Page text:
How I Knew I Was Supposed to Teach

How I Knew I Was Supposed to Teach

I graduated college with a degree in theater with an acting emphasis and a dance minor. Growing up I loved to dance and sing and naturally thought that I should go into performing. I had been on stage many times in dance recitals, competitions and school shows. It just seemed right.

Music and dance just flow through me. It is my outlet for expression. Anything that I feel comes out in a song or dance. I drive my kids nuts but I tell them, “This is who I am and I am proud of that!” They don’t realize that it has rubbed off on them. My four year old son and six year old daughter sing and dance around the house all the time as well. Just today I heard my son singing “Let it Go” and then somehow it changed into “Feliz Navidad”!

So all through my 20s I was a “Starving Artist”. I performed wherever I could. It was difficult but it was an experience I am so happy I had. It is true that you learn so much about yourself and life when you really have to work hard! I did have a lot of fun and was privileged to meet and perform with so many talented people in so many great theaters. I also taught dance, music and theater but at that point they were just jobs to supplement my performing career.

In 2000 my husband found a particular voice teacher in New York that he wanted to study with so in the fall of 2001 we packed up and moved. We arrived in NYC on 9/4/2001. Obviously that was a life changing experience for more reason than one. Life in NYC was a challenge after 9/11 but we plugged on. We tried to find temping or restaurant jobs but they were few and far between at that time. That was the first time I really thought, I teach, and I am good at it, that is what I should do.

I wrote 50 letters to every church and school on the upper west side asking for space to rent to teach and received 2 positive responses. One was at a YMHA in Washington Heights and the other was a Catholic school on the Upper West Side. This was the beginning of Mayer Arts!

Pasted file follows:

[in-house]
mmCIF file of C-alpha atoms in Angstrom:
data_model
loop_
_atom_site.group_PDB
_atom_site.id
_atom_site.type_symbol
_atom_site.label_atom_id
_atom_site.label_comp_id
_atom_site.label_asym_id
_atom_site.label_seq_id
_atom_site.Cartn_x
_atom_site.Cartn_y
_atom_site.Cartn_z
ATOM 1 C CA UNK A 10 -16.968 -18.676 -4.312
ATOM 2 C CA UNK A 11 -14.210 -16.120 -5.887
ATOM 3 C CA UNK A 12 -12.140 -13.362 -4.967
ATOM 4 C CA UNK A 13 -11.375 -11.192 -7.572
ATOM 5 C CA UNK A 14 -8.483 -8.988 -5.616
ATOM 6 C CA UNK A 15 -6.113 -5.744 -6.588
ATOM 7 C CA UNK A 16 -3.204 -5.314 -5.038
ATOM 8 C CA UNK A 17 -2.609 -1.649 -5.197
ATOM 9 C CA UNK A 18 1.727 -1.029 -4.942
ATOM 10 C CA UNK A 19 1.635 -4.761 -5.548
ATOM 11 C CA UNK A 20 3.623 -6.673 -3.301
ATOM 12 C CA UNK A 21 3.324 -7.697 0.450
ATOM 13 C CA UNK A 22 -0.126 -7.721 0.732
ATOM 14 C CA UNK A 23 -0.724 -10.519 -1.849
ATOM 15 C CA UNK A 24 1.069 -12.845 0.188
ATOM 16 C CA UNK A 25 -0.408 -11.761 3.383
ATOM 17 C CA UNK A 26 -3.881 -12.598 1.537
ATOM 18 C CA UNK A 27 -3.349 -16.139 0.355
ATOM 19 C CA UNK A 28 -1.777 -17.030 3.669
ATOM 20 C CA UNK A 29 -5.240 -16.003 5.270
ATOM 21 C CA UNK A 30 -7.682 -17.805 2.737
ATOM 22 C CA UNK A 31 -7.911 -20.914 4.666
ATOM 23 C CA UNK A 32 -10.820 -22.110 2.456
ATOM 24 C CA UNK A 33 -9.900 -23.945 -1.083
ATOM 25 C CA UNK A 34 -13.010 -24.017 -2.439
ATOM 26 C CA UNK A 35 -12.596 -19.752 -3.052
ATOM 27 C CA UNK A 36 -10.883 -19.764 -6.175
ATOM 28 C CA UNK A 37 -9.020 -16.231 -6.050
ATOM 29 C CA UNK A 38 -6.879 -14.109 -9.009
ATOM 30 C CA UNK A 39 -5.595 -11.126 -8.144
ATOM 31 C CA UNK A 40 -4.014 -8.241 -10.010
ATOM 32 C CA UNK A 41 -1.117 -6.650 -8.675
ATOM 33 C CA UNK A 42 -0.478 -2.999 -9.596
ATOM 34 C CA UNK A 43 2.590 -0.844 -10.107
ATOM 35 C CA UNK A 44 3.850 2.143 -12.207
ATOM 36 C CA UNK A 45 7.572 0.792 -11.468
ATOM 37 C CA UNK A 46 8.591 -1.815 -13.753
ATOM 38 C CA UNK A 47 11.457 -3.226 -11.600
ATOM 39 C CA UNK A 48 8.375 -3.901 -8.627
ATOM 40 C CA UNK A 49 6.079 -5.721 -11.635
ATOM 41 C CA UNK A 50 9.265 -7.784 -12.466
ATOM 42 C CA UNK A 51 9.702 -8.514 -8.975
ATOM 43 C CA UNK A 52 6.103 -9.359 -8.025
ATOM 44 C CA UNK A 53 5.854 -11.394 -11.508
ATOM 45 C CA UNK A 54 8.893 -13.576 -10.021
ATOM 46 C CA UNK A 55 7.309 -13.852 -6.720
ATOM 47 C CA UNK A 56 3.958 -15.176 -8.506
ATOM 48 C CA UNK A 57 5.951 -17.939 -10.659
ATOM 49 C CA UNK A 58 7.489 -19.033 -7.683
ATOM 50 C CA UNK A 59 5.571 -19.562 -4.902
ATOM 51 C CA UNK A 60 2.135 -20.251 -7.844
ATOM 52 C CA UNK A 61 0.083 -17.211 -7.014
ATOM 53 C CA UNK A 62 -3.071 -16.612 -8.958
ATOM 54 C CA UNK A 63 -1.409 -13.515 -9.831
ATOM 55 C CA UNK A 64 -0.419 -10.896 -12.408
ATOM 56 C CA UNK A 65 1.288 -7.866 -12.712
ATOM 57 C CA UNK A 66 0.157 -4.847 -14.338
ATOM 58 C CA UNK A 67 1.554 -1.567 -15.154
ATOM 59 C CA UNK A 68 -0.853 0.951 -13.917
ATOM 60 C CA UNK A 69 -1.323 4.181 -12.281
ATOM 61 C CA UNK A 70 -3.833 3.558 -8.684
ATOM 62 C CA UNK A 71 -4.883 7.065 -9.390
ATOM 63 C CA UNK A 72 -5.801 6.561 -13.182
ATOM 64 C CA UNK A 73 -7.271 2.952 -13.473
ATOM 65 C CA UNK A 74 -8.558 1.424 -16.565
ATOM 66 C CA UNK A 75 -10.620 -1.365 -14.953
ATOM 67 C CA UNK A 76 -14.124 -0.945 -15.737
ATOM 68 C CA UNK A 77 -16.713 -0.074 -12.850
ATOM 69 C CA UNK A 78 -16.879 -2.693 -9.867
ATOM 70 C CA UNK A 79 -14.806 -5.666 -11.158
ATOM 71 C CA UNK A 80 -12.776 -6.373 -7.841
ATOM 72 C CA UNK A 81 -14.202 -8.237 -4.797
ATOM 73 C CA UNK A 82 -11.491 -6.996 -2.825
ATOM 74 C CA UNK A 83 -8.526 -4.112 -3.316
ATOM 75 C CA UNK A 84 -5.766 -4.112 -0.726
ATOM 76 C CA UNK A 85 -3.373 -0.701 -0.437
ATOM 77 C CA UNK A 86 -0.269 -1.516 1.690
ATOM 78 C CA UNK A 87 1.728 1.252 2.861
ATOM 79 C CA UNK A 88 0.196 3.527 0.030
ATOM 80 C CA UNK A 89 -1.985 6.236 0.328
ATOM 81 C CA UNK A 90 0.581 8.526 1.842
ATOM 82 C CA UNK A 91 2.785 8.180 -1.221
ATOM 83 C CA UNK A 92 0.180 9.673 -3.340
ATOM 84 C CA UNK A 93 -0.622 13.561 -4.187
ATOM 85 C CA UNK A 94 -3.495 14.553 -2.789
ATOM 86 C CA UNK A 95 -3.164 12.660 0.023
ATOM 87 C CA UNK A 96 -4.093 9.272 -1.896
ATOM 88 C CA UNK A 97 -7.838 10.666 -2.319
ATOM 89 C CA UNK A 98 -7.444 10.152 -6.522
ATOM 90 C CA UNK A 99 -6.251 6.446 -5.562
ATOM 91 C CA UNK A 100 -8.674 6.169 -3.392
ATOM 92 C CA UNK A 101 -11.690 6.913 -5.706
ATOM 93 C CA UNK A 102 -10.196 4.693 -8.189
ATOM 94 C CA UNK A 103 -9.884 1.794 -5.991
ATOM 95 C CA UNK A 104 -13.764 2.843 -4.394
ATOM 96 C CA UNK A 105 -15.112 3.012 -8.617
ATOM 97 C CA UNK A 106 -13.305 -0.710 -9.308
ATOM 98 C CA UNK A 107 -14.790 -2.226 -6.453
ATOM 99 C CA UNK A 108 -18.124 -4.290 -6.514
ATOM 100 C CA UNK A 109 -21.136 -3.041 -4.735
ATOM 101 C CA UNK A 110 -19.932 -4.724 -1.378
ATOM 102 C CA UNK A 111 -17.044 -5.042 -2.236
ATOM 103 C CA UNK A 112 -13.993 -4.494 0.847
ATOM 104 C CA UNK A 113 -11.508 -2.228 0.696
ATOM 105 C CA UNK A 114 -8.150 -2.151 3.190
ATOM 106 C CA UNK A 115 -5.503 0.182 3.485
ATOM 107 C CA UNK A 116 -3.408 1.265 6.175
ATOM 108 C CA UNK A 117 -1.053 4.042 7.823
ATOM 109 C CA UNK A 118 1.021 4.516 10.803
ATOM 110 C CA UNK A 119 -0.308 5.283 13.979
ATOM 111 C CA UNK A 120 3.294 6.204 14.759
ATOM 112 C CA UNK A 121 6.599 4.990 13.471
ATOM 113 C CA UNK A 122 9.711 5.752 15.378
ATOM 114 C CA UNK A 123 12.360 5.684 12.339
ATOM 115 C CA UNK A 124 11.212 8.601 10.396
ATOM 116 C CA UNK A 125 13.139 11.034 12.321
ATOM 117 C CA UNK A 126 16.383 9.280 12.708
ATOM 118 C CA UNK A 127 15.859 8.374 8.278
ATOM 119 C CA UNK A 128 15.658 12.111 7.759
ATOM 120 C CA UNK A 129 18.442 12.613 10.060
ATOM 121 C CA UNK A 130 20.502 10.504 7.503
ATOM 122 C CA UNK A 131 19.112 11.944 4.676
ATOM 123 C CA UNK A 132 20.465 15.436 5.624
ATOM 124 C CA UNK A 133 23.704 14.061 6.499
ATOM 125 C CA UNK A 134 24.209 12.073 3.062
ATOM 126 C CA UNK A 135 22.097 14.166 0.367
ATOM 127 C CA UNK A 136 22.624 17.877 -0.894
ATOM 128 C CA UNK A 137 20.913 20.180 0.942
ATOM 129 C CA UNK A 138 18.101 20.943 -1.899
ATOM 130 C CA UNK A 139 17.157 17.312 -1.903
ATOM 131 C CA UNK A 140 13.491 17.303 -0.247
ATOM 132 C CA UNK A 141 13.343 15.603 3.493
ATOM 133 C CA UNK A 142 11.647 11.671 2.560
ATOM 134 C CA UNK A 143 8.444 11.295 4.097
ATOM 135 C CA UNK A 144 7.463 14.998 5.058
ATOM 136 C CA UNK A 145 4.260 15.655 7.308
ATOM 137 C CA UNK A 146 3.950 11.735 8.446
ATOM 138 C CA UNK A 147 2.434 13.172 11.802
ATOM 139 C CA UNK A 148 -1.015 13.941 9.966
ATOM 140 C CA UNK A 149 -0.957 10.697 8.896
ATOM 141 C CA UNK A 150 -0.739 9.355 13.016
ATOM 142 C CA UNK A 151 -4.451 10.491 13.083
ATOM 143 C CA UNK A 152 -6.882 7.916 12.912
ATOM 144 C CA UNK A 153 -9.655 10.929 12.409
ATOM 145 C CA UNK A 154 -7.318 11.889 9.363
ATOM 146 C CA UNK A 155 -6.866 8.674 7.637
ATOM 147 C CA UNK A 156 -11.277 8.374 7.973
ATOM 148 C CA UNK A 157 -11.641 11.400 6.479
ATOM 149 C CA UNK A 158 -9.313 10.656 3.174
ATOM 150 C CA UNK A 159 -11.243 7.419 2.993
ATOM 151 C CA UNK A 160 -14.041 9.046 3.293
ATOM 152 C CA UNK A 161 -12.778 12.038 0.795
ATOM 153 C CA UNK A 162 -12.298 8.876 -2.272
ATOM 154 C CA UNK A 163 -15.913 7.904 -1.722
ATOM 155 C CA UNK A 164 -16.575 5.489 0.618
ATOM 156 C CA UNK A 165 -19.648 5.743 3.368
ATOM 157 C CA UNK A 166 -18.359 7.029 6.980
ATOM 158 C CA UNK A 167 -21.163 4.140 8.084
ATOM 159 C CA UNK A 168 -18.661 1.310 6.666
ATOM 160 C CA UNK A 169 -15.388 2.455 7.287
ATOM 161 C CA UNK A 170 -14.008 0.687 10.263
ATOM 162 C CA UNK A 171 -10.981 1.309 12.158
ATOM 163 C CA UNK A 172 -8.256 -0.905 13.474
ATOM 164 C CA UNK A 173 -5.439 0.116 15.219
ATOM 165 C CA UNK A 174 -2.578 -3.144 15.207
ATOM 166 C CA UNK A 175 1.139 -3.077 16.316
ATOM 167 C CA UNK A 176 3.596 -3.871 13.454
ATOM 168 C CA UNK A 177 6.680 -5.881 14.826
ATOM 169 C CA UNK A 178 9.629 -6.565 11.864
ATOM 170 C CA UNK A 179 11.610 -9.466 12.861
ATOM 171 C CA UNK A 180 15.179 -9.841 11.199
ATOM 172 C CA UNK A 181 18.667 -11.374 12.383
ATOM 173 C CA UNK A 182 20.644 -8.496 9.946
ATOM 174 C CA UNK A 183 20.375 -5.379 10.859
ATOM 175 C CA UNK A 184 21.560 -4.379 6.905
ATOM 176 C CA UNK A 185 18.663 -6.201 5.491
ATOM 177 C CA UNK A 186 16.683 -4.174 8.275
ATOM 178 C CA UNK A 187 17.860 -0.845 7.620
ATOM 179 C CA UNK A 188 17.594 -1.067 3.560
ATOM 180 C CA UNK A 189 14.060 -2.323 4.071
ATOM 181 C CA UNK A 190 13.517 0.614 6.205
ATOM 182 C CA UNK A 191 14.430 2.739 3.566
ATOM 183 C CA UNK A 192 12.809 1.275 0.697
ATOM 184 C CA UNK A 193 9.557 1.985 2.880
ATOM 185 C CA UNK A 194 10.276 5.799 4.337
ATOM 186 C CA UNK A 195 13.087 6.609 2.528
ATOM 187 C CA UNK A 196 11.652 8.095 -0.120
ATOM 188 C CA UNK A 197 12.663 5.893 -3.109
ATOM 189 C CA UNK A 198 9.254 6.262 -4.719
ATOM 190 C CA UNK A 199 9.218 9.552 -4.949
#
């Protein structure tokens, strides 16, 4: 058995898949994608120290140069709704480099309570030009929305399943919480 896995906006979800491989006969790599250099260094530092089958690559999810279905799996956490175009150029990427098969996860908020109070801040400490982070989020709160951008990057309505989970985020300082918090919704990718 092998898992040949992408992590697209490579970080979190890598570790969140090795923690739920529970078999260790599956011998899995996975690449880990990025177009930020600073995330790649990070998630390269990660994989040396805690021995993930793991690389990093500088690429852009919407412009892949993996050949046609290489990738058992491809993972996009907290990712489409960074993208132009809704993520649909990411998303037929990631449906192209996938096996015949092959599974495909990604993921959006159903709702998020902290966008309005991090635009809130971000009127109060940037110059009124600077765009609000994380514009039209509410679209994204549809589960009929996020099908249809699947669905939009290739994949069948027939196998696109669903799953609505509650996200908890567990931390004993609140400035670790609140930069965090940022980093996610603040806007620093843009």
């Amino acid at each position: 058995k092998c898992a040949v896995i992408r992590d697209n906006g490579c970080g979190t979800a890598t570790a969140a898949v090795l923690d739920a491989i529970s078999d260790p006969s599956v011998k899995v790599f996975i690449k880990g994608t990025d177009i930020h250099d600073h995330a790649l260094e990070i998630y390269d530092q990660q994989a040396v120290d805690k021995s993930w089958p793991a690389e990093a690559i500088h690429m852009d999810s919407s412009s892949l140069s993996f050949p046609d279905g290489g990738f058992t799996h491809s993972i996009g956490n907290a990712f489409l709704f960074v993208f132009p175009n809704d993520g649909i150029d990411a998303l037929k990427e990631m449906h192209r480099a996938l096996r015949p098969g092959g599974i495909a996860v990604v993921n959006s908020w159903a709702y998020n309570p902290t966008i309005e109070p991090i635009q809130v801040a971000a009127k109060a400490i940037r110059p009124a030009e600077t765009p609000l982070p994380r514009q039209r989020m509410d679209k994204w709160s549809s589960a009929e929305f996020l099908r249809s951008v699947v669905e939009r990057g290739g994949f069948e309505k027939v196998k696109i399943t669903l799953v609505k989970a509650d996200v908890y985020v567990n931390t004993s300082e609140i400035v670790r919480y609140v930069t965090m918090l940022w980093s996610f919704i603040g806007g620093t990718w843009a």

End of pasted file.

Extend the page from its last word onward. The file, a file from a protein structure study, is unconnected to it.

The catholic school let me use their cafeteria after school once a week. There I taught preschool and elementary age students ballet, tap and jazz. One group of girls stayed with me the whole three years that I taught there. They were wonderful girls and also very talented.

One day we were practicing leaps across the floor. All the girls were really becoming very good at their technique. Their legs were straight and toes pointed. However young people aren’t finished developing muscle tone at this point so their leaps were not as powerful and high as they would be when they get older.

However I don’t just let them be content with that. I always stand by my students like a big cheerleader and shout, “Jump!”, “Whoo!” or “Push!” to get them excited. If they really push and try to jump as high as they can every time, this will help them build muscle strength so they can leap big.

There was one particular girl who caught on to everything very quickly. Her leaps were very graceful but I wanted them to also be powerful. I followed along side her and shouted, “Jump!” every time she leapt. All of a sudden, this small framed girl of 10 years old who always leaped with good technique and grace, but not as high as I knew she could, shot up and had the most beautiful and powerful leap she had accomplished up until that point. I got chills. I helped her accomplish that. It was at that point I knew. I am singer and I am a dancer but I am also a teacher! This is where I am meant to be!

I am not done with the theater. Whenever I walk into a theater I feel like I am home. I still take voice and dance lessons on a regular basis and keep one eye open for a performance opportunity. I know I am not finished yet.

However the dance studio, cafeteria or whatever space I am given to reach out to students and teach the performing arts is also home to me. I guess when you love something so much you just want other people to love it and share it with you!

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